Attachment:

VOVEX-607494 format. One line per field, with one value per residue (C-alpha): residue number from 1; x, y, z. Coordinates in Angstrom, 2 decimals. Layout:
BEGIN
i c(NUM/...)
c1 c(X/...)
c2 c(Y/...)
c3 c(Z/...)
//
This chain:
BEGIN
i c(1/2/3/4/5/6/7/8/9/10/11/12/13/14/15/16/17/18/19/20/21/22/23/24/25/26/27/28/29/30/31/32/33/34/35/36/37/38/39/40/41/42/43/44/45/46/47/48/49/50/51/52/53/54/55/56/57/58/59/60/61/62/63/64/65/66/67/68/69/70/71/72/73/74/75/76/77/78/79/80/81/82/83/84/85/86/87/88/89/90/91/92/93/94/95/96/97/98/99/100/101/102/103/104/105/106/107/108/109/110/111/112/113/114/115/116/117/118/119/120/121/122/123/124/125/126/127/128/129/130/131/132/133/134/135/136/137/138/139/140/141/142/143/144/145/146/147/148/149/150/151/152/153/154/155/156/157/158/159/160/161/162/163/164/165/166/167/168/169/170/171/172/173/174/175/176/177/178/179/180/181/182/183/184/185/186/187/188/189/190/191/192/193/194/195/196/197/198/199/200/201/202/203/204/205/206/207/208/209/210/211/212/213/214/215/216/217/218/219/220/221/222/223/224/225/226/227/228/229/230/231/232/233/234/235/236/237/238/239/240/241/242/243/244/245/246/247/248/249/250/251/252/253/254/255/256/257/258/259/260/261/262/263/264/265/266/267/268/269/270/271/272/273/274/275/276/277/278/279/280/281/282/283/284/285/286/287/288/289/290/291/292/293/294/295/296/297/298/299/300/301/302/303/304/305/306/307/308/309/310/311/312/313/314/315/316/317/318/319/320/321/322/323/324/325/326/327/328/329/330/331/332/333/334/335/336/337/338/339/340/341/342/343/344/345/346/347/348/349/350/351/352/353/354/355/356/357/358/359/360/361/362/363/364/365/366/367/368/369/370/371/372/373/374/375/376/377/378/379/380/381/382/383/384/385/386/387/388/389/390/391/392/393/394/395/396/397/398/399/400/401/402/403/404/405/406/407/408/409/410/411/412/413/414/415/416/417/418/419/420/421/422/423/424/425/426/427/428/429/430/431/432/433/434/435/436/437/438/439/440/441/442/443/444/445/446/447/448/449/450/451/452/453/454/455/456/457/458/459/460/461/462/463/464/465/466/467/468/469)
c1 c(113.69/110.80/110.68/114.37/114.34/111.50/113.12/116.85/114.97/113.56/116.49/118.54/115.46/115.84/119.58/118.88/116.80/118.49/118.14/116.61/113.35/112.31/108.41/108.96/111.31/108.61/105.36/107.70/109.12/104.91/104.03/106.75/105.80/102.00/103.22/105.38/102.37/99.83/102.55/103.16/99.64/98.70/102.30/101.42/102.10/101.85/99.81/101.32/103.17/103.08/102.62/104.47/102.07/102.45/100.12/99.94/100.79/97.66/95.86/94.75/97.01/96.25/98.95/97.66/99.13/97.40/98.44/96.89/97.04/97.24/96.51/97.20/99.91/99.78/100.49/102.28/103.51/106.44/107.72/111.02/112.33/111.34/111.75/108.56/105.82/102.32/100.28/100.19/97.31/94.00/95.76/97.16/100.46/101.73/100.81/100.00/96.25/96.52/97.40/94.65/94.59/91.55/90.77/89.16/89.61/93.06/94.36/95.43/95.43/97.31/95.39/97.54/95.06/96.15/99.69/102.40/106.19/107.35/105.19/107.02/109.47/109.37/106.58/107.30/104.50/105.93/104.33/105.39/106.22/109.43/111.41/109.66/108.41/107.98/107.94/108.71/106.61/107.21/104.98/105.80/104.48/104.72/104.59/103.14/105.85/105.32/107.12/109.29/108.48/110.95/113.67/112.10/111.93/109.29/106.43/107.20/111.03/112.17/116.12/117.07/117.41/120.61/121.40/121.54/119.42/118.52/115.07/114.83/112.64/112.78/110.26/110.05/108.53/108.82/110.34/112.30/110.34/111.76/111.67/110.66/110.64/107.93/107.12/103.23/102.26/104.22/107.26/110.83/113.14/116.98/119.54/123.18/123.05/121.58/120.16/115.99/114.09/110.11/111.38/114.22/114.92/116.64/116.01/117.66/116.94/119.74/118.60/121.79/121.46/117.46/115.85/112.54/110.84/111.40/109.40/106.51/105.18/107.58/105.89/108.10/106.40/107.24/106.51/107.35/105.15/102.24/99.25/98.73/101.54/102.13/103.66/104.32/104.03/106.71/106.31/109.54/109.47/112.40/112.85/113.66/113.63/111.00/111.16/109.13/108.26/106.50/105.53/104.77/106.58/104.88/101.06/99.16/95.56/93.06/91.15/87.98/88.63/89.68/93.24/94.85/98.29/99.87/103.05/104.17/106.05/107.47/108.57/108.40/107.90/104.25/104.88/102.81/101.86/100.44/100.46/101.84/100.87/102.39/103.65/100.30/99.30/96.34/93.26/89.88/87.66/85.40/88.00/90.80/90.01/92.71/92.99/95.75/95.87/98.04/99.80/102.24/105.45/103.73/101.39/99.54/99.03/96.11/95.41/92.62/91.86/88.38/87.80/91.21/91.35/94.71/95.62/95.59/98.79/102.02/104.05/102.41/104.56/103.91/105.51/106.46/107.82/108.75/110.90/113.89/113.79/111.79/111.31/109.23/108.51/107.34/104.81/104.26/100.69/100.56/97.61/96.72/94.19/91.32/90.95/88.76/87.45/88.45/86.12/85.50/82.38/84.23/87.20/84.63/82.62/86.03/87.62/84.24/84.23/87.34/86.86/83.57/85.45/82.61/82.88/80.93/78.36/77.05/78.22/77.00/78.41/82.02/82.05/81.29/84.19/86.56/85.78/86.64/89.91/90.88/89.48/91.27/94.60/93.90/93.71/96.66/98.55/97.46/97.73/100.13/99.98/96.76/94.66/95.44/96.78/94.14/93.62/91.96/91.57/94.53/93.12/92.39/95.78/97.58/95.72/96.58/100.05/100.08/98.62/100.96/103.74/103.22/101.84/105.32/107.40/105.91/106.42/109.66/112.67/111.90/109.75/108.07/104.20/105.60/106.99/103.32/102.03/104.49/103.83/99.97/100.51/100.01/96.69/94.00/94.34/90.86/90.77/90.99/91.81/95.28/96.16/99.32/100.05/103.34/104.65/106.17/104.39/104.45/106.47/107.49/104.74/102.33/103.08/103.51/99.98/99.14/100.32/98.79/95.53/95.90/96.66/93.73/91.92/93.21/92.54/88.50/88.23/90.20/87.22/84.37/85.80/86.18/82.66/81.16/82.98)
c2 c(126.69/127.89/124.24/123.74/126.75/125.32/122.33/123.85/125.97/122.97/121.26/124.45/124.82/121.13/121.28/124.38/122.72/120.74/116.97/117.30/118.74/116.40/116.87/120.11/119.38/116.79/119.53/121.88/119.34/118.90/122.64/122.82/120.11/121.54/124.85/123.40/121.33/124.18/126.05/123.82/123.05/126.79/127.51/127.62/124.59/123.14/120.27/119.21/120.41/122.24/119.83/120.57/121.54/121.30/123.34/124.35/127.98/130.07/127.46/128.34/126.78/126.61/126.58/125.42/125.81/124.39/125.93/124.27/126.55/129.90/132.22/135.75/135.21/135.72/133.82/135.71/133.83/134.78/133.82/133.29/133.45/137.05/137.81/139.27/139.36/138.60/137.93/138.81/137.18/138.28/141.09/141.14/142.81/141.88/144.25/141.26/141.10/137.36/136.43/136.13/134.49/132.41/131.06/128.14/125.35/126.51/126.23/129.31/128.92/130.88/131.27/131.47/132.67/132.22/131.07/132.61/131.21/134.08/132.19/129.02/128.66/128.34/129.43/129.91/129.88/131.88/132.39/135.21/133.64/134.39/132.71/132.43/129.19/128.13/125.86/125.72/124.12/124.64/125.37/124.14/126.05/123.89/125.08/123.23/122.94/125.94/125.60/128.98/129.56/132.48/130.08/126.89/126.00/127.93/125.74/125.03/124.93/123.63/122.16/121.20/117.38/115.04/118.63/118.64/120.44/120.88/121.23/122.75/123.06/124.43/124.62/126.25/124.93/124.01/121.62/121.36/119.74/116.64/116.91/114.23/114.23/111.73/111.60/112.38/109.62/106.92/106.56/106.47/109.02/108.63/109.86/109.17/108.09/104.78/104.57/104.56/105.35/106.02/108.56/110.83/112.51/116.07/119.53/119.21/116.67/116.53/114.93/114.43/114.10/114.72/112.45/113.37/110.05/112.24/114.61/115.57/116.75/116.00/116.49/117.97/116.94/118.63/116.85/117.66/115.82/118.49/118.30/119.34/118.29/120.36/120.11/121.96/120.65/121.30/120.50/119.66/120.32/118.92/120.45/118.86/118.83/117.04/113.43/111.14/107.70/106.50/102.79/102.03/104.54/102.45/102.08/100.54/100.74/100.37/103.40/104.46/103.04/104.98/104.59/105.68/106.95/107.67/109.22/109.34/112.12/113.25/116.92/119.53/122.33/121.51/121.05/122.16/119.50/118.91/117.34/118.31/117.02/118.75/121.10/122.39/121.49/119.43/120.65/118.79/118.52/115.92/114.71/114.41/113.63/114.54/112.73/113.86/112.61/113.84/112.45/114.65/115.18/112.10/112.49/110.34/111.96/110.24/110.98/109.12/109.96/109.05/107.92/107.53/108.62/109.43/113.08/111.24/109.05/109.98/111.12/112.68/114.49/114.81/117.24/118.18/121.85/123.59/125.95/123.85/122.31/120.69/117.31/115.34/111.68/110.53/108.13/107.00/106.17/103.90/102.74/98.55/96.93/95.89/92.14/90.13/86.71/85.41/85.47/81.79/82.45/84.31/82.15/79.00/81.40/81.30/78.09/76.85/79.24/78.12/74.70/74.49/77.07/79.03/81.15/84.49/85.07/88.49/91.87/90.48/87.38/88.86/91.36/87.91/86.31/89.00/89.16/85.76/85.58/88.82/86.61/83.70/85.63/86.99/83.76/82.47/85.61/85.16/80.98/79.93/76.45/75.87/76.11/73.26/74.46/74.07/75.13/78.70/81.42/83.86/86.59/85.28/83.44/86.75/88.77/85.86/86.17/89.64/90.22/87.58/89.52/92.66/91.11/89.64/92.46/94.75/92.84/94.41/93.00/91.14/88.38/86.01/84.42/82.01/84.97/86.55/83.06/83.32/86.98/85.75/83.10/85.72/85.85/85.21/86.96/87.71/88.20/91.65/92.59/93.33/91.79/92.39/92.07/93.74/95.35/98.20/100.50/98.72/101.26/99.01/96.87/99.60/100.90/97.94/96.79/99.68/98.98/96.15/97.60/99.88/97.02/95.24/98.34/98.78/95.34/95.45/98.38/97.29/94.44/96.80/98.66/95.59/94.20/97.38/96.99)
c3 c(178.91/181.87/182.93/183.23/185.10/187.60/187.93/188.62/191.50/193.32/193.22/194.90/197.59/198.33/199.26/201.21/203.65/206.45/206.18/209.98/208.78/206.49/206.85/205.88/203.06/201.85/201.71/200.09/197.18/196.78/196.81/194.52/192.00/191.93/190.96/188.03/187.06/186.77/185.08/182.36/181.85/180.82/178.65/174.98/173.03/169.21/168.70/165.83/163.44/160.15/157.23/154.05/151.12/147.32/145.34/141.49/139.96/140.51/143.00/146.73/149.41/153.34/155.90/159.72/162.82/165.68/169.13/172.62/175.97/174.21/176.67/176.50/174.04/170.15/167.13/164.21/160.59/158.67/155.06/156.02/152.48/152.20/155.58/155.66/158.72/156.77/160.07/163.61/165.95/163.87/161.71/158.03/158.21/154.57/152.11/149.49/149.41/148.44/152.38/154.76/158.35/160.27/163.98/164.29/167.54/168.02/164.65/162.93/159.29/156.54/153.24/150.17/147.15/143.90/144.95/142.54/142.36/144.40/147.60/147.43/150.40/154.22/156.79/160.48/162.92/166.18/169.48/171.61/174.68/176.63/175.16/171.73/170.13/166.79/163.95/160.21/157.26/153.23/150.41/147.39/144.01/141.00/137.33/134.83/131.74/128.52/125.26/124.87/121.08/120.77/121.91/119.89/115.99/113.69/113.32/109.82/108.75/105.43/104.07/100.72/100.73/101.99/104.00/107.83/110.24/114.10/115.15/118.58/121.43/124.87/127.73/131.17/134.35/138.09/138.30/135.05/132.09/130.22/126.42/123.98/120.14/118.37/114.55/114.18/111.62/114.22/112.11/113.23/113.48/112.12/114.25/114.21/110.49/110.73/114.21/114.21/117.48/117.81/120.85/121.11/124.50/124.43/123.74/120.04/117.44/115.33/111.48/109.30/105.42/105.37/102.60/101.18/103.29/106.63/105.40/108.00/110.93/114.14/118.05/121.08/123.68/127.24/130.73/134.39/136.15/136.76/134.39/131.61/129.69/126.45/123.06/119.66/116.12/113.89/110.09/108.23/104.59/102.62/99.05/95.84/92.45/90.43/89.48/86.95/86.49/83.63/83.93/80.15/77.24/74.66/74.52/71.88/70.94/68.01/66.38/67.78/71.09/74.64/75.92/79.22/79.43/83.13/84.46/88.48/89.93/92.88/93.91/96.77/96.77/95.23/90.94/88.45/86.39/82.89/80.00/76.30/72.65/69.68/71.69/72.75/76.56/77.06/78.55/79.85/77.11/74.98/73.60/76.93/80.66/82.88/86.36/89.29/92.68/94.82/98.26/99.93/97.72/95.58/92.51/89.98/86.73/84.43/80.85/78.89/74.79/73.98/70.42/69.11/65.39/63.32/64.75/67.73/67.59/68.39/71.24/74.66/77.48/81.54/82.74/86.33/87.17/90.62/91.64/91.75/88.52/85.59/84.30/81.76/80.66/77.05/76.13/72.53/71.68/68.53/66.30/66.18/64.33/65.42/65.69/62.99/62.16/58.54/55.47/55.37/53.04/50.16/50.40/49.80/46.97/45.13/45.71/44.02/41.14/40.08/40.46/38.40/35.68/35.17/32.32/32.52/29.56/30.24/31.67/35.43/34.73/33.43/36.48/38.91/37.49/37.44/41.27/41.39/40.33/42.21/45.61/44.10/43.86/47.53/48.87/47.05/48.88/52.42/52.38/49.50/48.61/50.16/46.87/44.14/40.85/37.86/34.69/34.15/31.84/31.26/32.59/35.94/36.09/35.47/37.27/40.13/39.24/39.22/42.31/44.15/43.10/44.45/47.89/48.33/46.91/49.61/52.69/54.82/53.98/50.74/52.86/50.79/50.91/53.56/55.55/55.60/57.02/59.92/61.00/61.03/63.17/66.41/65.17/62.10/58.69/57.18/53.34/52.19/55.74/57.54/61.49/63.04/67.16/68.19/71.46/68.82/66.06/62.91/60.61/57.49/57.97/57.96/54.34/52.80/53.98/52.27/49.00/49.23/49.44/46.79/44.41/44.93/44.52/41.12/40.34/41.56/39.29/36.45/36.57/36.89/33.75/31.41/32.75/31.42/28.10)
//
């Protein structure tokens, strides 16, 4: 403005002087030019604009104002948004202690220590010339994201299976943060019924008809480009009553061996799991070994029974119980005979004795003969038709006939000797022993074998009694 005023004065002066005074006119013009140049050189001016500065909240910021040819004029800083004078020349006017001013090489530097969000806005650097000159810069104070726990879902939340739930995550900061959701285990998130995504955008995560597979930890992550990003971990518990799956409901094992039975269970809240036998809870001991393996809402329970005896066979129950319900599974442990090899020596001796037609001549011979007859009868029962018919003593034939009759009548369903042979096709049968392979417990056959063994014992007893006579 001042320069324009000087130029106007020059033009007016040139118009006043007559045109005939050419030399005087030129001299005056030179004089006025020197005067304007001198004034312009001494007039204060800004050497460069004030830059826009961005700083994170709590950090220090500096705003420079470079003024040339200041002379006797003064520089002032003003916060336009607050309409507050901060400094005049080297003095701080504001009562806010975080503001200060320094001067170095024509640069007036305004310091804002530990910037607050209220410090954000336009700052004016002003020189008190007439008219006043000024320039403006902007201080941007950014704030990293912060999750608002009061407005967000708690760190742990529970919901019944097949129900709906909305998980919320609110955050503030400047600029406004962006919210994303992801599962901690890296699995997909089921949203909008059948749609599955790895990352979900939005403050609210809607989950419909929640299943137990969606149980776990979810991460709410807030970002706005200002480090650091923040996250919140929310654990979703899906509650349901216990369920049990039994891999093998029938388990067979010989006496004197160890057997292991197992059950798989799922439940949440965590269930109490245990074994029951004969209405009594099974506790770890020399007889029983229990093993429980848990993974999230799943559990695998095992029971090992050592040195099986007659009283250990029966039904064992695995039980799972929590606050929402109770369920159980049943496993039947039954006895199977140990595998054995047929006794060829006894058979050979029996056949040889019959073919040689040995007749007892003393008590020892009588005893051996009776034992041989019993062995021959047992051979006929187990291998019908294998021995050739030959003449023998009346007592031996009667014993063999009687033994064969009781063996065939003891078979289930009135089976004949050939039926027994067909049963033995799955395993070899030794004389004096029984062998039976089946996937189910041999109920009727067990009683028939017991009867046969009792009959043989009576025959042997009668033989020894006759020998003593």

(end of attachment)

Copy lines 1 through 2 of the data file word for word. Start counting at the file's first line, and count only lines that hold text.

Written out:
VOVEX-607494 format. One line per field, with one value per residue (C-alpha): residue number from 1; x, y, z. Coordinates in Angstrom, 2 decimals. Layout:
BEGIN